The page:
Not too long ago, it looked like Obamacare was on life support. Now, we're getting close to the point where it is the Obamacare repeal that will be on life support. Trump is only starting to learn that governing means making difficult choices, with each option having powerful opponents. And he hasn't even started the job yet. He'll learn quicky enough. (Z)
Republicans control the whole show at the national level and in 25 states. What they don't control are the big cities, so that is next on their agenda. Republican state legislatures are working on preemption laws, which limit what cities can do, be it tax sugary sodas or refuse to turn undocumented immigrants over to the feds. In the past, the tobacco industry has managed to get states to prevent cities from implementing smoking bans and the NRA has gotten states to write preemption laws preventing cities from implementing gun-control measures.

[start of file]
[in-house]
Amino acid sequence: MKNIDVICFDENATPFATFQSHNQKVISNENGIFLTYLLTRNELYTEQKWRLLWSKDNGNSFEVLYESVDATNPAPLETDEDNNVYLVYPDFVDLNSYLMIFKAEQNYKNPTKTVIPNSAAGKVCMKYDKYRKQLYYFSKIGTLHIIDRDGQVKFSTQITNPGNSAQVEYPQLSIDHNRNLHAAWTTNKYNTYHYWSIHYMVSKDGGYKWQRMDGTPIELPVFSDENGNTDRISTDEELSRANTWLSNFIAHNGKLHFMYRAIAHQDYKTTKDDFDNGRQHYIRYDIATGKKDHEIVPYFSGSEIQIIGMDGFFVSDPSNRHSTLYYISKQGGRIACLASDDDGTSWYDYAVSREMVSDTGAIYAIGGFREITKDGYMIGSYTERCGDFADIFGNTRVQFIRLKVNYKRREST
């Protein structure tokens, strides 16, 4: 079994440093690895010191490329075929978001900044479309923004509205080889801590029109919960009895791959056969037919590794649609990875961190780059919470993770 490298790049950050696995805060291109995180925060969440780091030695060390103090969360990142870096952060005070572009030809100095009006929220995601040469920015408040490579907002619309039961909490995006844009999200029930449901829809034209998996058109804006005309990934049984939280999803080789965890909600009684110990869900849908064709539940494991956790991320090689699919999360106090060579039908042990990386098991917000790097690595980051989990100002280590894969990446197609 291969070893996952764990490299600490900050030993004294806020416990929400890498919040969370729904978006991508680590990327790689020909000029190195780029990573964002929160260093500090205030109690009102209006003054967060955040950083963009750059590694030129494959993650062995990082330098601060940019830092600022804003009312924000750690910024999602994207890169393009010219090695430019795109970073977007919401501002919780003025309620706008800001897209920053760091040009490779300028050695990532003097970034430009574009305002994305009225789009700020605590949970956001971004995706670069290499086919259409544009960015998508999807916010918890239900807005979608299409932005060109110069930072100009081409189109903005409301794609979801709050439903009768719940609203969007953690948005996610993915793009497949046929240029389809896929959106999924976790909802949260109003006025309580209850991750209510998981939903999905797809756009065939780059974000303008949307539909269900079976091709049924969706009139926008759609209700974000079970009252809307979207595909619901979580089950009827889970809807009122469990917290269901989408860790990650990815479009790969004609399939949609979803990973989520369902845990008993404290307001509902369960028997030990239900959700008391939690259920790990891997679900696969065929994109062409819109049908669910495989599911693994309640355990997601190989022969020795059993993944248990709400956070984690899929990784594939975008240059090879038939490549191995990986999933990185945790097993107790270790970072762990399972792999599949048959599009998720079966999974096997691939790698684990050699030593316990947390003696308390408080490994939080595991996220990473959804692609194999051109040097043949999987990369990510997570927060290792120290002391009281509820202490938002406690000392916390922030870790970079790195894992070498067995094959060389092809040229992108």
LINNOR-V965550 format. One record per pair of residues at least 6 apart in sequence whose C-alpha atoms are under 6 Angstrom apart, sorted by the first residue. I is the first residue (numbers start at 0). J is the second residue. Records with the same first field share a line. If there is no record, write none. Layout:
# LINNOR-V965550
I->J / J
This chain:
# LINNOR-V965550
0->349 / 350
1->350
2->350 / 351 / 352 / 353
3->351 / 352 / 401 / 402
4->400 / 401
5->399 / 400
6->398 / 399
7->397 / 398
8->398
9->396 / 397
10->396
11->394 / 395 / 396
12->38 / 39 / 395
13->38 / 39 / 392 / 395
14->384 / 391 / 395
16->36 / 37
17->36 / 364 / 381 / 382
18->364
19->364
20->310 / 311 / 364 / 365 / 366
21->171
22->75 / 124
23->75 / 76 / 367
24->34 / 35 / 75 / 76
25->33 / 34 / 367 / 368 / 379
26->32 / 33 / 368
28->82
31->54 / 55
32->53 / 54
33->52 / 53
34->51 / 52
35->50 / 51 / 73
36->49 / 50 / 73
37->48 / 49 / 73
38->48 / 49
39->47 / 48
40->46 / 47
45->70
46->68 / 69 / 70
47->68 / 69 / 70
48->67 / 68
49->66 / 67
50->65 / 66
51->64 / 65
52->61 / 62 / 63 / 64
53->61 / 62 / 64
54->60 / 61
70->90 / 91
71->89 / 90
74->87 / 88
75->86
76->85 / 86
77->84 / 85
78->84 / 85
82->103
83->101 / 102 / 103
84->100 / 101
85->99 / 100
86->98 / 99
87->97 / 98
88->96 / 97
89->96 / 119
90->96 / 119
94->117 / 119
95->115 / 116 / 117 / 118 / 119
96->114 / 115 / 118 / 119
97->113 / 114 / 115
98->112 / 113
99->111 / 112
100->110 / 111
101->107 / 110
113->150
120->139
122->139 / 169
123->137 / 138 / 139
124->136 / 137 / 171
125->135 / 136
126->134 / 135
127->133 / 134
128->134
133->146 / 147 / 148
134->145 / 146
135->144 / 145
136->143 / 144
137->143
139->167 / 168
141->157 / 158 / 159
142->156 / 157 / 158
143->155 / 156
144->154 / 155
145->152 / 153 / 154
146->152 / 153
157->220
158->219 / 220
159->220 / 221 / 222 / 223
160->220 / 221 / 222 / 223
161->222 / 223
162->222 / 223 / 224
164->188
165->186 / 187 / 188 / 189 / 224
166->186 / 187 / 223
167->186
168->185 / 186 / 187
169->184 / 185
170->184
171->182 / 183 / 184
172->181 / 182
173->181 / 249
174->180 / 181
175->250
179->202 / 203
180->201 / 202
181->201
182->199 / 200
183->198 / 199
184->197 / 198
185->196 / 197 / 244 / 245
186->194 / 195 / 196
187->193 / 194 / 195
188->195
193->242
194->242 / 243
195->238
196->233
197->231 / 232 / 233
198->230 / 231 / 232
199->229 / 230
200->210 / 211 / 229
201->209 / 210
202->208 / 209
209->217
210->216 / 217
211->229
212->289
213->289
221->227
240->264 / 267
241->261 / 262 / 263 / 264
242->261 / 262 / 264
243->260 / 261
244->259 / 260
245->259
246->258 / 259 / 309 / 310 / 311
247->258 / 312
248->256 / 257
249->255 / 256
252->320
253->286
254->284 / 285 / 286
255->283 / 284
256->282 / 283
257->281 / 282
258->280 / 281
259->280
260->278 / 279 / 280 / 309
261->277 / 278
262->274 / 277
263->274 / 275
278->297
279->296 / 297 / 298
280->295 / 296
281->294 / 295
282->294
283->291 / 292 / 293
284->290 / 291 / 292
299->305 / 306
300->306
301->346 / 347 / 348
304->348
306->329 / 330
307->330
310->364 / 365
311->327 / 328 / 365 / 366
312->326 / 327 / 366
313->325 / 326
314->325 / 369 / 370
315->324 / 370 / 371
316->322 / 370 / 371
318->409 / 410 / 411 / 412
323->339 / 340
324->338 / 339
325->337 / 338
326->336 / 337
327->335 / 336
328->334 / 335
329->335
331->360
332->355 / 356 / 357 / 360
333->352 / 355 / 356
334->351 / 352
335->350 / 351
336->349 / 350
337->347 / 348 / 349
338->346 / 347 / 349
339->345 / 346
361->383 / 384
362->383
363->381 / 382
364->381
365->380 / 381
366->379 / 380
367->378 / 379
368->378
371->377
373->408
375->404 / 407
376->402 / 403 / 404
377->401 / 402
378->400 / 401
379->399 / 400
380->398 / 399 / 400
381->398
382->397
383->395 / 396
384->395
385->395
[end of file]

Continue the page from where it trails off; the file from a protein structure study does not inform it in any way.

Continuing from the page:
With the cities being the only places Democrats largely control, it is not surprising that they are becoming the laboratories for Democratic policies, so the Republican-controlled state legislatures feel they need to nip this in the bud. What is new, however, is the complete reversal of Republican priorities and the party's concept of federalism. Normally, Republicans want as much done as possible as close to the people as possible (that is, at the city, county, and state level), and as little as possible at the federal level. Now, because they control the upper levels of government and not the lower ones, they are arguing strongly against one of their own core principles. (V)